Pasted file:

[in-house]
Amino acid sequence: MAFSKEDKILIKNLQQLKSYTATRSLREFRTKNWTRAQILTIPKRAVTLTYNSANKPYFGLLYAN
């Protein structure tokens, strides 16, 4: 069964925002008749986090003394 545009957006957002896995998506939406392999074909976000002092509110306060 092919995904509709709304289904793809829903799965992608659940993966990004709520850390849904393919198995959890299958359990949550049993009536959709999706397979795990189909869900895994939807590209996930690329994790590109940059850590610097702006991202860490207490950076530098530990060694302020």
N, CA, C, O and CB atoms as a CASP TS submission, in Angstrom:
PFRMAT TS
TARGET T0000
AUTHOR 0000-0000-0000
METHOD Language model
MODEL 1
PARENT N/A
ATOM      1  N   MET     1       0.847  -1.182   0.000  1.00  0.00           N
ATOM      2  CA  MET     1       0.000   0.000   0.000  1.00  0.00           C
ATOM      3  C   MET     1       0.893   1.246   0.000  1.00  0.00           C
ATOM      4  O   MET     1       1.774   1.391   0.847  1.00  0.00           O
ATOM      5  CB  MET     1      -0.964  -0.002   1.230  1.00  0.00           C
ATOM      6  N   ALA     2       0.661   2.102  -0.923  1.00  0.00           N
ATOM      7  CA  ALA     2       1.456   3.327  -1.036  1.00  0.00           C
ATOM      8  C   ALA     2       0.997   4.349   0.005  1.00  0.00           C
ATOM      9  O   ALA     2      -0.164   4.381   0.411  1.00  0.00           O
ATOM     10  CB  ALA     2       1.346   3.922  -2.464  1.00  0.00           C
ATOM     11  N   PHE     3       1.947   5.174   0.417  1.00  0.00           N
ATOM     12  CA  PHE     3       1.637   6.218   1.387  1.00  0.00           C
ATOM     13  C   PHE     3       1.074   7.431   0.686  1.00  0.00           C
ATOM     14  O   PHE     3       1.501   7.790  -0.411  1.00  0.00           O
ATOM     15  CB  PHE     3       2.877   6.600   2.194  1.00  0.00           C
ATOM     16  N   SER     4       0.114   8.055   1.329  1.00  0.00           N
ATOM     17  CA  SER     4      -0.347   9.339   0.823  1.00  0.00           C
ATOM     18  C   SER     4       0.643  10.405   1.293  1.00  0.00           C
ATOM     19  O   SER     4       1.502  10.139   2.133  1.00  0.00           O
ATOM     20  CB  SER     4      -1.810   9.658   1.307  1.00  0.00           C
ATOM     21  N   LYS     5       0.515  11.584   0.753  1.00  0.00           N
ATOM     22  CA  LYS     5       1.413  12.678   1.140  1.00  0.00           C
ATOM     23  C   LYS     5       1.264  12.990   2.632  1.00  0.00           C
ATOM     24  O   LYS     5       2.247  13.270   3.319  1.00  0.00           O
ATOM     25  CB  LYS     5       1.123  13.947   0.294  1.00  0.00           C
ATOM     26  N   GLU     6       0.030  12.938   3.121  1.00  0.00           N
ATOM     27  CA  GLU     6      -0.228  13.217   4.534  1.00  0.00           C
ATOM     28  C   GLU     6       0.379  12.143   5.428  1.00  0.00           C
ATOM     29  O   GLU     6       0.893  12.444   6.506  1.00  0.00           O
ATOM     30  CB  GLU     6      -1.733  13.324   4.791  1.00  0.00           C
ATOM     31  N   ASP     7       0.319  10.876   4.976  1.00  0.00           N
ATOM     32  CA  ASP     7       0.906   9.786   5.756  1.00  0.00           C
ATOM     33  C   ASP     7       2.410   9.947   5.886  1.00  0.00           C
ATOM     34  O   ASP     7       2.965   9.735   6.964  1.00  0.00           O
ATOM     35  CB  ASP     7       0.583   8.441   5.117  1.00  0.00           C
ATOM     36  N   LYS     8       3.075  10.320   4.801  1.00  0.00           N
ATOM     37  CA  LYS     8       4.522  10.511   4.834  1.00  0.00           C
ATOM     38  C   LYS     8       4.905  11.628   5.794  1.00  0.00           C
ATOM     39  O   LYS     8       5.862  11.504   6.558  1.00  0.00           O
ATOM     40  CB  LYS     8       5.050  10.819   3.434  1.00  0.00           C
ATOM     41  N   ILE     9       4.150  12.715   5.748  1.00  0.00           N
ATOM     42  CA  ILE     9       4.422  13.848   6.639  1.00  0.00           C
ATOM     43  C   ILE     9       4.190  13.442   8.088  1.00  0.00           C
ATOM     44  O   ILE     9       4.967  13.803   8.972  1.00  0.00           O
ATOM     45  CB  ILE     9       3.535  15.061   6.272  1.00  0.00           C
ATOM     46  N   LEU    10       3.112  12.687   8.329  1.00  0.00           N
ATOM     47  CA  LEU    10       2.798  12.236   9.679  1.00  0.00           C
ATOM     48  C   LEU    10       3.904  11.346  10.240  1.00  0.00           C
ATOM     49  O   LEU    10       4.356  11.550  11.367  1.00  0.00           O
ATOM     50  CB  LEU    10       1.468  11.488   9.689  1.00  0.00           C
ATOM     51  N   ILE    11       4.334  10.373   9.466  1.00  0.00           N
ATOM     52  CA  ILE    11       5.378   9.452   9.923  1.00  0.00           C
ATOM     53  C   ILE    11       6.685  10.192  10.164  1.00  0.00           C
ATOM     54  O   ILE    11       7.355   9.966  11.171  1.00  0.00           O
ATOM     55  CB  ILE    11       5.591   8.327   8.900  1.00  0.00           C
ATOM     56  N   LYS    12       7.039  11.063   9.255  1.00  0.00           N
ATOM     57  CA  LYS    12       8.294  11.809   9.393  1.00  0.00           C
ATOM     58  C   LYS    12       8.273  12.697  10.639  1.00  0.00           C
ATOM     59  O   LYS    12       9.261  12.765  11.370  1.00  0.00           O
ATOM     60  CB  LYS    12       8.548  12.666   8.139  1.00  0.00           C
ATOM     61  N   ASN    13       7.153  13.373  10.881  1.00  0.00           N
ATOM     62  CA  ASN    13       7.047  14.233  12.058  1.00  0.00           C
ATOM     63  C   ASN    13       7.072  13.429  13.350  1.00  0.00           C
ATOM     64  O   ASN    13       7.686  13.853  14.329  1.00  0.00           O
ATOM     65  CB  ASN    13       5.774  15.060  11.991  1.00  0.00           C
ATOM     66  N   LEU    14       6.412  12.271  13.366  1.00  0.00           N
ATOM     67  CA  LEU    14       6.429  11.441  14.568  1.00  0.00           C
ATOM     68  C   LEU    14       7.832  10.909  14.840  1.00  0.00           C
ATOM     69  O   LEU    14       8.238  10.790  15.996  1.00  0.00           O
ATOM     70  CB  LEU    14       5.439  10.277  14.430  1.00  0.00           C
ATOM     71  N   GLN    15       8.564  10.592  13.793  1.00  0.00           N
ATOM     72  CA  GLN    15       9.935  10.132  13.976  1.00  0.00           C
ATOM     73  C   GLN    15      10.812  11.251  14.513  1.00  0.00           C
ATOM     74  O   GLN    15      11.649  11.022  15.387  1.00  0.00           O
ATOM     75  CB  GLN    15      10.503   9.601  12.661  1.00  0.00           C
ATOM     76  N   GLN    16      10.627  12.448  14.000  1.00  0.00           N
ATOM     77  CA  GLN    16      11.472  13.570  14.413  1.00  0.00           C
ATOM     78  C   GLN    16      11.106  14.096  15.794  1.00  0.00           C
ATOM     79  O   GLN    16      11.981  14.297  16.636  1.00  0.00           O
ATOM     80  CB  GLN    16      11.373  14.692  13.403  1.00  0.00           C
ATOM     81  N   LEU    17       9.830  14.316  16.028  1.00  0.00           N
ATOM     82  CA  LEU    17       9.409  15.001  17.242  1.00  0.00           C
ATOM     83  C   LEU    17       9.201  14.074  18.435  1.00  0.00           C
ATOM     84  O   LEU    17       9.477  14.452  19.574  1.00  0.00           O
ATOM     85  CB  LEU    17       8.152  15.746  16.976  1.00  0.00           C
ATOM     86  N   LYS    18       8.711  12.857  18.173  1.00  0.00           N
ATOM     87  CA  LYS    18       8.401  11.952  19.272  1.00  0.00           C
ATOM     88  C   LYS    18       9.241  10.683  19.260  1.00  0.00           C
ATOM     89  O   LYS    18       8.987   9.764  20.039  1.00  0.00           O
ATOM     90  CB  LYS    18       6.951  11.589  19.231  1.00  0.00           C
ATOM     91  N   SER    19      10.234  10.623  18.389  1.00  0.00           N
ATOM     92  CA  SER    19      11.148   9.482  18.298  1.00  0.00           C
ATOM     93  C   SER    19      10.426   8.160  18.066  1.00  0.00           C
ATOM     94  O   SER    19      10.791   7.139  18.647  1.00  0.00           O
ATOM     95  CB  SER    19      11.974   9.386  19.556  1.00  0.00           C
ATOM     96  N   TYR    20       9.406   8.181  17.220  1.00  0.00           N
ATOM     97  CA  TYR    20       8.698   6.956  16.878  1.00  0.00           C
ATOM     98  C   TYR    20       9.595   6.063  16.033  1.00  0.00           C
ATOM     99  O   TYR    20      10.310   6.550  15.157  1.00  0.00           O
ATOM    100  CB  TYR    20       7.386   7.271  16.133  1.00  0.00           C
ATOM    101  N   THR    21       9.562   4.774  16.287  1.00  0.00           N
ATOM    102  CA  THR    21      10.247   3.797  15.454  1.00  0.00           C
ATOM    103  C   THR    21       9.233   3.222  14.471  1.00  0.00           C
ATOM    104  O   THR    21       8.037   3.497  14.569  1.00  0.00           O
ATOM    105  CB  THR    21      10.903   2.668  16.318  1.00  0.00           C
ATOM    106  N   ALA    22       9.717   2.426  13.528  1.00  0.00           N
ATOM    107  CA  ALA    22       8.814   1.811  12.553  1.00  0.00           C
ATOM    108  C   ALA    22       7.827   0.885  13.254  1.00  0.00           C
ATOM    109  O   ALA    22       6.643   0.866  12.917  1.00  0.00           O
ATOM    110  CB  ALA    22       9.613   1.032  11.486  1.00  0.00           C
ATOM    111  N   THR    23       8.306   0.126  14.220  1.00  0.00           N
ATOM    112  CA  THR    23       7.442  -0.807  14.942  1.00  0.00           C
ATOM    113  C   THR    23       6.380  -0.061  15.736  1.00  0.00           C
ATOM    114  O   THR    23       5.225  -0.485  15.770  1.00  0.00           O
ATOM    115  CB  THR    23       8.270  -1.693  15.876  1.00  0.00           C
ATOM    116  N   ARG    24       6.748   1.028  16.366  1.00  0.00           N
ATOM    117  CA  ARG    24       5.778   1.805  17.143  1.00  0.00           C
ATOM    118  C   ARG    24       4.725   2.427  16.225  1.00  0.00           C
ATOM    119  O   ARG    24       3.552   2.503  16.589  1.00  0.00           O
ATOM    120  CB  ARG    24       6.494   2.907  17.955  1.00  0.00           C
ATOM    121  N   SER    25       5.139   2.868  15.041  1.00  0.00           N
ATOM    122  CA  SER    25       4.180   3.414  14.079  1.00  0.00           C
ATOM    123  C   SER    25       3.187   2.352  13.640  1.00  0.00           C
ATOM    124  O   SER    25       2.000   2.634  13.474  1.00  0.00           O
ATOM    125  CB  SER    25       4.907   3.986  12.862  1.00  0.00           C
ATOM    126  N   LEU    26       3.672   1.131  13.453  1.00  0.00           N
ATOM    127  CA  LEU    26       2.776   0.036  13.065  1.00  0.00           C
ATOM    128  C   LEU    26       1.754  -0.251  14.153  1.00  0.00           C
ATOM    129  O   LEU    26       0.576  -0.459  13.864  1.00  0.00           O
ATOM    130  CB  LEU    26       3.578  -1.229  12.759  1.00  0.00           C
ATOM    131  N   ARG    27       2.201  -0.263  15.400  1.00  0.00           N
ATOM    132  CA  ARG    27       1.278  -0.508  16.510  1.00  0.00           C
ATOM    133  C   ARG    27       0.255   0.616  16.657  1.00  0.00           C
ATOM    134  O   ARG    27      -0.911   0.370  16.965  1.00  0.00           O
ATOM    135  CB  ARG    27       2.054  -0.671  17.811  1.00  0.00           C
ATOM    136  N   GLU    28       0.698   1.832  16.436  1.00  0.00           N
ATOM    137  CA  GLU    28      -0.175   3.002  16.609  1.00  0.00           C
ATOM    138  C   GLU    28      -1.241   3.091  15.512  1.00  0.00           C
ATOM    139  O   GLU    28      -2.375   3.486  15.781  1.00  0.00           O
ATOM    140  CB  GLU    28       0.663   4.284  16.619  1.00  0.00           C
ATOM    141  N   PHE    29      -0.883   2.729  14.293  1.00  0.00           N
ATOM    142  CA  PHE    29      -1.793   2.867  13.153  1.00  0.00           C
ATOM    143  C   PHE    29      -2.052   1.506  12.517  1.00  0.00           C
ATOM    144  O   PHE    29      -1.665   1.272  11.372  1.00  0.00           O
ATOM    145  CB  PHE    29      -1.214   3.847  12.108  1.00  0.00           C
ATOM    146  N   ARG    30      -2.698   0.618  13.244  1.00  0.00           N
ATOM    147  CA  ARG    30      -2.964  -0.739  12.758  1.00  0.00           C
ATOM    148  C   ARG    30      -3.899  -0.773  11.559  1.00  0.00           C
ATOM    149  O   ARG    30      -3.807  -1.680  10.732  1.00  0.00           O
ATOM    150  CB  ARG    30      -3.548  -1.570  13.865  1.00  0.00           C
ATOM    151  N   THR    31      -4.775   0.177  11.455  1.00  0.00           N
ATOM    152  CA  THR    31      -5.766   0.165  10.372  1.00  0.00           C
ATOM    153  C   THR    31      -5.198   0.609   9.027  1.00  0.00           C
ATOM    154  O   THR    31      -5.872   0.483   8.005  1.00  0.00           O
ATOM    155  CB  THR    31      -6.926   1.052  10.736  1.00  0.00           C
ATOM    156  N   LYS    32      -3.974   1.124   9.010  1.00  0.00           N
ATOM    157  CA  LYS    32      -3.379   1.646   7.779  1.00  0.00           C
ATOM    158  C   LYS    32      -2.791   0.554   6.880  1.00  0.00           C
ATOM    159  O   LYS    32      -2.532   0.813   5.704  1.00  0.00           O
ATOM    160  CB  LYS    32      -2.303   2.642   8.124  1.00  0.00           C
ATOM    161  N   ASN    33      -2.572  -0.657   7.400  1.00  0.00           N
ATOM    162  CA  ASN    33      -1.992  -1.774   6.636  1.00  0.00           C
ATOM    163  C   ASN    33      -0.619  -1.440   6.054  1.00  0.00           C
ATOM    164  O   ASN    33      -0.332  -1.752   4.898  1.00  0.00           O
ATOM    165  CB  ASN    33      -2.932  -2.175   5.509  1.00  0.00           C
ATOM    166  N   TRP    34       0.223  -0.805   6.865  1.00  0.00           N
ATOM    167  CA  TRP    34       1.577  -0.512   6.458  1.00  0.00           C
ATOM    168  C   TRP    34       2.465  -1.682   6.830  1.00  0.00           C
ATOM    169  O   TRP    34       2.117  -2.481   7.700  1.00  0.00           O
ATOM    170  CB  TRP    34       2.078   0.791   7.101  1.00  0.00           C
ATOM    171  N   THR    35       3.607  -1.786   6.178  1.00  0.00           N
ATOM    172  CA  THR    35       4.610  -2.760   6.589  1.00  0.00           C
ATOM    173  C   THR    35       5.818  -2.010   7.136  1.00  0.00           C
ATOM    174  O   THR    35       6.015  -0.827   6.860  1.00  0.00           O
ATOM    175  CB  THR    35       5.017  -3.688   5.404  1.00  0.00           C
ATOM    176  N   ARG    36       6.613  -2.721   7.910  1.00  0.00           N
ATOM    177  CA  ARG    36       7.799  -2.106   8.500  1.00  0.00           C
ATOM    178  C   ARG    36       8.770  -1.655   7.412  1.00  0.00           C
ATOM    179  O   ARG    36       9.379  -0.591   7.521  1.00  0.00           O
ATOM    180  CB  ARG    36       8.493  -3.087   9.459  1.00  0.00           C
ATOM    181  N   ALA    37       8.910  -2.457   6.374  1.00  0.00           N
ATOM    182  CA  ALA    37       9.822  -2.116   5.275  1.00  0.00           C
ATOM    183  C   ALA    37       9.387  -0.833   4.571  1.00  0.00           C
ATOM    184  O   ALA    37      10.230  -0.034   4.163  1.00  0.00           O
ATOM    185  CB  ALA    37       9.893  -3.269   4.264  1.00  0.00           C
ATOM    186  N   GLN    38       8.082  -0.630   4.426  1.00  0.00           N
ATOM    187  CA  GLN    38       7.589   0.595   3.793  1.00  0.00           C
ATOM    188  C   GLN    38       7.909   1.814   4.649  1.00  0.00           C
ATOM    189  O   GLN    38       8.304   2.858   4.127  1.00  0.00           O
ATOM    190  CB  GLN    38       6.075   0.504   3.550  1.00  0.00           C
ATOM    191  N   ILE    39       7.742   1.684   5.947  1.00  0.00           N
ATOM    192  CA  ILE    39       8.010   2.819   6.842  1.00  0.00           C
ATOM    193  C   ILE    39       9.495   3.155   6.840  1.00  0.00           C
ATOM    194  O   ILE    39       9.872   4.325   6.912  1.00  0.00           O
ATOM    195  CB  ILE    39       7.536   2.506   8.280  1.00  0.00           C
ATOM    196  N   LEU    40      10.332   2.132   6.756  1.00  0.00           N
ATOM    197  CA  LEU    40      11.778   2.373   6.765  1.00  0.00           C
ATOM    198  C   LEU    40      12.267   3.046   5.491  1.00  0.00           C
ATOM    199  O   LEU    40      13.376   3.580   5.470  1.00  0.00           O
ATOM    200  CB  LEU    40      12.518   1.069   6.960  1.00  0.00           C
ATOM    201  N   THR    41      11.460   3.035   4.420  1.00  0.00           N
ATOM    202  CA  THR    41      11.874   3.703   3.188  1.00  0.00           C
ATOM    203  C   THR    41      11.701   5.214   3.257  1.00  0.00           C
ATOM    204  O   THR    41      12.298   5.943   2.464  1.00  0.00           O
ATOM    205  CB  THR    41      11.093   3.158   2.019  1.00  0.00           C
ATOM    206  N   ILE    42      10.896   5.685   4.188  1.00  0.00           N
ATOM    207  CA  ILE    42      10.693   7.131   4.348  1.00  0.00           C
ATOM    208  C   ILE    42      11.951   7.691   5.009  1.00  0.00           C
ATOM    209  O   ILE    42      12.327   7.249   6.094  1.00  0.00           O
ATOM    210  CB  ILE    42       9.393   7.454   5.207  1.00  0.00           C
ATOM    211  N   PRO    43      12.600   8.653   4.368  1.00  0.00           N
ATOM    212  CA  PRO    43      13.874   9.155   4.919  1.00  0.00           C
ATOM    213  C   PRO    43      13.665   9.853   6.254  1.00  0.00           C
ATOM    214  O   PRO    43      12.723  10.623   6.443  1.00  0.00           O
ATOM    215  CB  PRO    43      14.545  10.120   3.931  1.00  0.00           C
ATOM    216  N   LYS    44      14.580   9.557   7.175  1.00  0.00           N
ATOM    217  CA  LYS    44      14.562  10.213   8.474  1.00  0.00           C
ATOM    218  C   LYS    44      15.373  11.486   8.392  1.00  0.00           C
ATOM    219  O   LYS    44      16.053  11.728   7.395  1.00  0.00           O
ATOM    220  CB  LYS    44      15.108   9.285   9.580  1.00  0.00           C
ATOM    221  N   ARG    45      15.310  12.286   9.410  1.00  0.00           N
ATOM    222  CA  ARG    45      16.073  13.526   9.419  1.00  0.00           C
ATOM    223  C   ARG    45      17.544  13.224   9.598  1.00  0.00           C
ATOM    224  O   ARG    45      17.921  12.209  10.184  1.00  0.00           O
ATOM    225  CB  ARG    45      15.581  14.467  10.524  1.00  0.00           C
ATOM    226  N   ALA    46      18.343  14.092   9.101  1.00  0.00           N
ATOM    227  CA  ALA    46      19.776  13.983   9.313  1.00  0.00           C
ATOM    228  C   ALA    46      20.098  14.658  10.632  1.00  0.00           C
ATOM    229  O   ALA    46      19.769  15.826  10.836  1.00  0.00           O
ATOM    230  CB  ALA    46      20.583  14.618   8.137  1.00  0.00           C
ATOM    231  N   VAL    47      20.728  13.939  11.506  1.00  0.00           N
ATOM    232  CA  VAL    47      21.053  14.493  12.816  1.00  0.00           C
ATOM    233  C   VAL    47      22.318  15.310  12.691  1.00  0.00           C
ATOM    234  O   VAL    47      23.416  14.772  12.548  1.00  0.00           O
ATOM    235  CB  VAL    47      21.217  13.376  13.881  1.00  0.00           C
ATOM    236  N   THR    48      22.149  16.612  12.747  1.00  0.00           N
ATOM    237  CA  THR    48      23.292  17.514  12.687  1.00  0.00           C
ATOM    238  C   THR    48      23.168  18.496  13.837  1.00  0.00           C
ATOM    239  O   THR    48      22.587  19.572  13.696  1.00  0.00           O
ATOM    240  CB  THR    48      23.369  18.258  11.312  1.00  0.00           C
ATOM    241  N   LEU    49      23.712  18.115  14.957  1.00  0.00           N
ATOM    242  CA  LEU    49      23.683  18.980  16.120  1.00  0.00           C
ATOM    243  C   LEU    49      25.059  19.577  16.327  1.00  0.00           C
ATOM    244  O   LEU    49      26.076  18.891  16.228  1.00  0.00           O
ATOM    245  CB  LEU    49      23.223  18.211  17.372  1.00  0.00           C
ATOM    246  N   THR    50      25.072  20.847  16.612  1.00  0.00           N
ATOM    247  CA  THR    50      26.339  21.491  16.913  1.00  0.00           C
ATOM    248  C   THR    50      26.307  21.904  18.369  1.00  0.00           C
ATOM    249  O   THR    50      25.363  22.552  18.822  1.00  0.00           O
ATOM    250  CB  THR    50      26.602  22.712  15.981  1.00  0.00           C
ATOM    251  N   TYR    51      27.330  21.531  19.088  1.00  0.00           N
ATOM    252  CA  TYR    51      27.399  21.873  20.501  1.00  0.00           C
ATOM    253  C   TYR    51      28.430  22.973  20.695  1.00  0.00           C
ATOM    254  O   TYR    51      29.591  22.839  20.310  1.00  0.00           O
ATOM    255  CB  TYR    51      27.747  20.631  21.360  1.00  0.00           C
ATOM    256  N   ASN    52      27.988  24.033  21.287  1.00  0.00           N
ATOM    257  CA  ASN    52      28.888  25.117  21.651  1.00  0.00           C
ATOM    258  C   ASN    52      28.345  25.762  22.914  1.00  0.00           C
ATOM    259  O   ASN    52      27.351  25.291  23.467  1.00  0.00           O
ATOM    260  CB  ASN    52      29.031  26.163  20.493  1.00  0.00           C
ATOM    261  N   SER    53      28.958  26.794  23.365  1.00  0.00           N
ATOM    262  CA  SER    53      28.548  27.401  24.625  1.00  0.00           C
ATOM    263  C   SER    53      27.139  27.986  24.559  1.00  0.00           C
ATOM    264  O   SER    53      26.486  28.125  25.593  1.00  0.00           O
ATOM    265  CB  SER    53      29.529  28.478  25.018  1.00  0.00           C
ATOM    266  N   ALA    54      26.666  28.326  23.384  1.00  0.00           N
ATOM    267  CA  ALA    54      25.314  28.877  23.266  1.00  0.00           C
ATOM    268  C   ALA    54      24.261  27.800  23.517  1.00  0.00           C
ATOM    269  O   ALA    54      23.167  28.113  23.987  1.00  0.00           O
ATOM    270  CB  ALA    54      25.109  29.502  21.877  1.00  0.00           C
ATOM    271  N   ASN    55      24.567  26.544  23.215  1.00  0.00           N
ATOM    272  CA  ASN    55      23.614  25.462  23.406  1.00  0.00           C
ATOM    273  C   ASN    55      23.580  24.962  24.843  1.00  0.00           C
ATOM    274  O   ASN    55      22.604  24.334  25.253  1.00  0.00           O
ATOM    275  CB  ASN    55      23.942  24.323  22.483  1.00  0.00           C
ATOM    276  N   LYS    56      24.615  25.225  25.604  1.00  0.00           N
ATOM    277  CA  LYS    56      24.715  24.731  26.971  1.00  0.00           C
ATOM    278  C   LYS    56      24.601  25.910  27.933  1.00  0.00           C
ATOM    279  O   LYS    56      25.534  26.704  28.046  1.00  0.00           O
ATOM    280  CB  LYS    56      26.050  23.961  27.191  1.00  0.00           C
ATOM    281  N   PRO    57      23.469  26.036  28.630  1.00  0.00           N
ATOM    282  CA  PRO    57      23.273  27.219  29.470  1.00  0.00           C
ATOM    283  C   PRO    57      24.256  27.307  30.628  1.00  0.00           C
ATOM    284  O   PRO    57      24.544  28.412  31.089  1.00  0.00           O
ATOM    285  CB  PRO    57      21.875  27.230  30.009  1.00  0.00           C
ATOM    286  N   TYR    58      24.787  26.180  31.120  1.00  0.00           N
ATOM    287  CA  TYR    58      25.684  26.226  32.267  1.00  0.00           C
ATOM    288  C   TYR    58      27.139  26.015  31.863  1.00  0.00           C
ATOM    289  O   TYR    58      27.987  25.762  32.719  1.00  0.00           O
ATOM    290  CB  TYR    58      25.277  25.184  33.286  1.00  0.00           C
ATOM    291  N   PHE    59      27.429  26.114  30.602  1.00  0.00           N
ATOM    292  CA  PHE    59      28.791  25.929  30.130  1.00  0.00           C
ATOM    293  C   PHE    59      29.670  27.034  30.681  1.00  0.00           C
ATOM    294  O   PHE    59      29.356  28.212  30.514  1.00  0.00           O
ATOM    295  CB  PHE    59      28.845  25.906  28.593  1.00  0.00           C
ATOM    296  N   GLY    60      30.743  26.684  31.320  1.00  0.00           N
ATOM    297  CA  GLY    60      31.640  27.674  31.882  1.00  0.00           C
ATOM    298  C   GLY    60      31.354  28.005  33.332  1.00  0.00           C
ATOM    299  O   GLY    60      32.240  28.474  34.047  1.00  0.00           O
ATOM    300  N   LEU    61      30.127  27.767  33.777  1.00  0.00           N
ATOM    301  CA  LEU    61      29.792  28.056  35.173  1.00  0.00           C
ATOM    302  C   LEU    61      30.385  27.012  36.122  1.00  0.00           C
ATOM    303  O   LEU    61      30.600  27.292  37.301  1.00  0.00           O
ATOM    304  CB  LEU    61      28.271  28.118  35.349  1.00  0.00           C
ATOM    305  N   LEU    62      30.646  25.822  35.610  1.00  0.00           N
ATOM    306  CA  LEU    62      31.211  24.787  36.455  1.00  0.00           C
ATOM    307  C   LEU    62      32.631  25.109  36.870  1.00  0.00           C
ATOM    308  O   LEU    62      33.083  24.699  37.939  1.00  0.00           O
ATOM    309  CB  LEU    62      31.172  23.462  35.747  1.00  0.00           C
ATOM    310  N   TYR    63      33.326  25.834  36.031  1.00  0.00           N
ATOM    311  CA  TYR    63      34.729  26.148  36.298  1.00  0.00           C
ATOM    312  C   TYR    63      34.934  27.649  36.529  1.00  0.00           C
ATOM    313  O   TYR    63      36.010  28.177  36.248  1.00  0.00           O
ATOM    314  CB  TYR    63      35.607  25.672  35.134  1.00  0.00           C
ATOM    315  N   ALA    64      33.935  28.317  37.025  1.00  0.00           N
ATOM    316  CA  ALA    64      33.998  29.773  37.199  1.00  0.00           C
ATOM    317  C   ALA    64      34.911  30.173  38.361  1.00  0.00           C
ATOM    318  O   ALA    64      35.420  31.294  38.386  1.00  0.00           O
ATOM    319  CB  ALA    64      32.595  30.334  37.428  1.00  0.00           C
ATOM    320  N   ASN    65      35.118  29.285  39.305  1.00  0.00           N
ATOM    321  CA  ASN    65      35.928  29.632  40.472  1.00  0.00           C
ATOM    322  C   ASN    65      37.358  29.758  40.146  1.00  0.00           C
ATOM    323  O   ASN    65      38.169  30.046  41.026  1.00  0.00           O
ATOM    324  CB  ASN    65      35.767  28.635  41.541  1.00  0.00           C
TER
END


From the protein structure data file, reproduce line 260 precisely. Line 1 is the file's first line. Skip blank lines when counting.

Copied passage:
ATOM    250  CB  THR    50      26.602  22.712  15.981  1.00  0.00           C